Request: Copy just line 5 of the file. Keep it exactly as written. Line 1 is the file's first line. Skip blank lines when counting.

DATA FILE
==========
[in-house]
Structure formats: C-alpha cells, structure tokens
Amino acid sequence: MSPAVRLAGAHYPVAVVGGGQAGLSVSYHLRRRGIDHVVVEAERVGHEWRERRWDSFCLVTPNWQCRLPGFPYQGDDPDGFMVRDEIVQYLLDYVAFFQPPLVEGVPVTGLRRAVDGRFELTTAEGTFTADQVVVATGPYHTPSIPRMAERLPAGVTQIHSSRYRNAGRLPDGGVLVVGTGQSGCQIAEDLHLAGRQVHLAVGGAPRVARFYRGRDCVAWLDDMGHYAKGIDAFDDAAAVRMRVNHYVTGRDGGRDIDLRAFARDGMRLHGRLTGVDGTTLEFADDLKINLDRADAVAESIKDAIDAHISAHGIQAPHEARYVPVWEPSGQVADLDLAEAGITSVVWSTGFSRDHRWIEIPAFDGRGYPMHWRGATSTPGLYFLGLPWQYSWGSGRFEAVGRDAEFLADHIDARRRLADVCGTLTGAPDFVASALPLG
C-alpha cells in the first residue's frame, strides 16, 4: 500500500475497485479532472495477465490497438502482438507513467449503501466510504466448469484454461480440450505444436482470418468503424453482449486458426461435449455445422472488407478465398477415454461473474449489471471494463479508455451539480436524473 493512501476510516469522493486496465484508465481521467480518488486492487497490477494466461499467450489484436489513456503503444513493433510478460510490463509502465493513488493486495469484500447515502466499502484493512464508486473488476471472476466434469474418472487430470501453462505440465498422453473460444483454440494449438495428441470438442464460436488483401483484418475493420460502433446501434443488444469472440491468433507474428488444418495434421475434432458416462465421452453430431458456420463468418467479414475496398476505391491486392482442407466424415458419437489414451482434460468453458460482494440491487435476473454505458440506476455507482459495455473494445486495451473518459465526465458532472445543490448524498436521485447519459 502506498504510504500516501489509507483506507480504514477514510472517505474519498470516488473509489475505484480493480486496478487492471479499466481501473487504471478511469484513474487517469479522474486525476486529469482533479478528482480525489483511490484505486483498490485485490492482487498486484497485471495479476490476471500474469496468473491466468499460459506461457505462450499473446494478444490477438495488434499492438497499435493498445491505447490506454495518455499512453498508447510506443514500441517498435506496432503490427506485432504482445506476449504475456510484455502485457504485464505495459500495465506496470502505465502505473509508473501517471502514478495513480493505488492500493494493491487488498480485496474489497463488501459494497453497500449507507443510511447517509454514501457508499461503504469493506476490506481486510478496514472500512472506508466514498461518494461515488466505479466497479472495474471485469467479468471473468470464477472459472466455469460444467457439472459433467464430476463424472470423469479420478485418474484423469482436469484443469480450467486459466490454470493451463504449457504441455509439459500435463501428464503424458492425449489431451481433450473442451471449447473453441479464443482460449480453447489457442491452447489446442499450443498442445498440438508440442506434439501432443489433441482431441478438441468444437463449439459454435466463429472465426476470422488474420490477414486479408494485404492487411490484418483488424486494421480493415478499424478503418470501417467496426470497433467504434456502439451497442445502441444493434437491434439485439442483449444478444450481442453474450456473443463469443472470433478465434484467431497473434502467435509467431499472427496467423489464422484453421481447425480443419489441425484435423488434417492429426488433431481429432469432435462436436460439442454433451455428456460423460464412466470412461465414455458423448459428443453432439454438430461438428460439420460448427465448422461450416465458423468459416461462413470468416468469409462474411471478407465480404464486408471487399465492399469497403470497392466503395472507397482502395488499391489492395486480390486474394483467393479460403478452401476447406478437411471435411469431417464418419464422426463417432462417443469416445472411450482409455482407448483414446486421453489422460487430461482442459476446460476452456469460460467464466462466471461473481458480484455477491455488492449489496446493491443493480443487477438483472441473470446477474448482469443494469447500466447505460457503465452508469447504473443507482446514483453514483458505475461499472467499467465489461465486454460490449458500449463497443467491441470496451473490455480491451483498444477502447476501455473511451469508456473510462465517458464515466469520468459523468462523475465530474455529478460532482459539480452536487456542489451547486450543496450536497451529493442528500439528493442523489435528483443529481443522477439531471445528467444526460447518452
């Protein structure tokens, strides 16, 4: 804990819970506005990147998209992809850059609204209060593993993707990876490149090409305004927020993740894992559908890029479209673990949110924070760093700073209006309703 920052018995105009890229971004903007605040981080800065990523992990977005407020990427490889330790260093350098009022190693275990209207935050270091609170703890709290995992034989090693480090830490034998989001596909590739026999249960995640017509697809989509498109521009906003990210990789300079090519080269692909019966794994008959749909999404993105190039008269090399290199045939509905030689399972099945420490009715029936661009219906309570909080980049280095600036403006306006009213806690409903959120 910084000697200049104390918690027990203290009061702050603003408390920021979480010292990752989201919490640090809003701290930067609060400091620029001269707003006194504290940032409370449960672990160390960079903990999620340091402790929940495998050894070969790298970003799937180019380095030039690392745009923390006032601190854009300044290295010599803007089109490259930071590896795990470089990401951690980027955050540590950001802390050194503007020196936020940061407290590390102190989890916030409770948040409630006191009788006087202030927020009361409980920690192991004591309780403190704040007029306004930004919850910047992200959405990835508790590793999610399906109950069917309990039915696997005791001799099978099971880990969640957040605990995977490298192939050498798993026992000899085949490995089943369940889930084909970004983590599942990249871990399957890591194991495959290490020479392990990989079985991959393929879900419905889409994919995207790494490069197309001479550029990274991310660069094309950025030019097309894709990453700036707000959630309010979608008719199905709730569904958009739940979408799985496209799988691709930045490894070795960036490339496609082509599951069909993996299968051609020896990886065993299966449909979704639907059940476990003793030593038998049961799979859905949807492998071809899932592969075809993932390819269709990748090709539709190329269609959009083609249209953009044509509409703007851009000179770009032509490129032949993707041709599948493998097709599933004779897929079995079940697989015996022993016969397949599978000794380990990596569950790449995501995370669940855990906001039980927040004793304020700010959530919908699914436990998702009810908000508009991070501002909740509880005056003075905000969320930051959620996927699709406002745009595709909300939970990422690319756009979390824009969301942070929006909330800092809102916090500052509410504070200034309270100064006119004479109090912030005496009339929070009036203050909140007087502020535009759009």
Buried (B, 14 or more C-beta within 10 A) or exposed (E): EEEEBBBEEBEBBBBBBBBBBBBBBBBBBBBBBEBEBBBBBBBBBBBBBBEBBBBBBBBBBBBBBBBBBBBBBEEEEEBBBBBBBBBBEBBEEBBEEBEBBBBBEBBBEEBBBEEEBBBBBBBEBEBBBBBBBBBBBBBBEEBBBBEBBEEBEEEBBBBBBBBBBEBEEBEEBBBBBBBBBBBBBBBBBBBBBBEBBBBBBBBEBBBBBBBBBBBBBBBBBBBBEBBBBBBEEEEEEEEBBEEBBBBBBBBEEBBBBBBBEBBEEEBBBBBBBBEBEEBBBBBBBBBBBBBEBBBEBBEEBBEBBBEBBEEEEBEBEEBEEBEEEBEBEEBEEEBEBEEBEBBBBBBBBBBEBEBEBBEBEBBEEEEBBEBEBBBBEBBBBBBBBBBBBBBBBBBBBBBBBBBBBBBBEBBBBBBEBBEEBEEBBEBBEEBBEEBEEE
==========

């Protein structure tokens, strides 16, 4: 804990819970506005990147998209992809850059609204209060593993993707990876490149090409305004927020993740894992559908890029479209673990949110924070760093700073209006309703 920052018995105009890229971004903007605040981080800065990523992990977005407020990427490889330790260093350098009022190693275990209207935050270091609170703890709290995992034989090693480090830490034998989001596909590739026999249960995640017509697809989509498109521009906003990210990789300079090519080269692909019966794994008959749909999404993105190039008269090399290199045939509905030689399972099945420490009715029936661009219906309570909080980049280095600036403006306006009213806690409903959120 910084000697200049104390918690027990203290009061702050603003408390920021979480010292990752989201919490640090809003701290930067609060400091620029001269707003006194504290940032409370449960672990160390960079903990999620340091402790929940495998050894070969790298970003799937180019380095030039690392745009923390006032601190854009300044290295010599803007089109490259930071590896795990470089990401951690980027955050540590950001802390050194503007020196936020940061407290590390102190989890916030409770948040409630006191009788006087202030927020009361409980920690192991004591309780403190704040007029306004930004919850910047992200959405990835508790590793999610399906109950069917309990039915696997005791001799099978099971880990969640957040605990995977490298192939050498798993026992000899085949490995089943369940889930084909970004983590599942990249871990399957890591194991495959290490020479392990990989079985991959393929879900419905889409994919995207790494490069197309001479550029990274991310660069094309950025030019097309894709990453700036707000959630309010979608008719199905709730569904958009739940979408799985496209799988691709930045490894070795960036490339496609082509599951069909993996299968051609020896990886065993299966449909979704639907059940476990003793030593038998049961799979859905949807492998071809899932592969075809993932390819269709990748090709539709190329269609959009083609249209953009044509509409703007851009000179770009032509490129032949993707041709599948493998097709599933004779897929079995079940697989015996022993016969397949599978000794380990990596569950790449995501995370669940855990906001039980927040004793304020700010959530919908699914436990998702009810908000508009991070501002909740509880005056003075905000969320930051959620996927699709406002745009595709909300939970990422690319756009979390824009969301942070929006909330800092809102916090500052509410504070200034309270100064006119004479109090912030005496009339929070009036203050909140007087502020535009759009």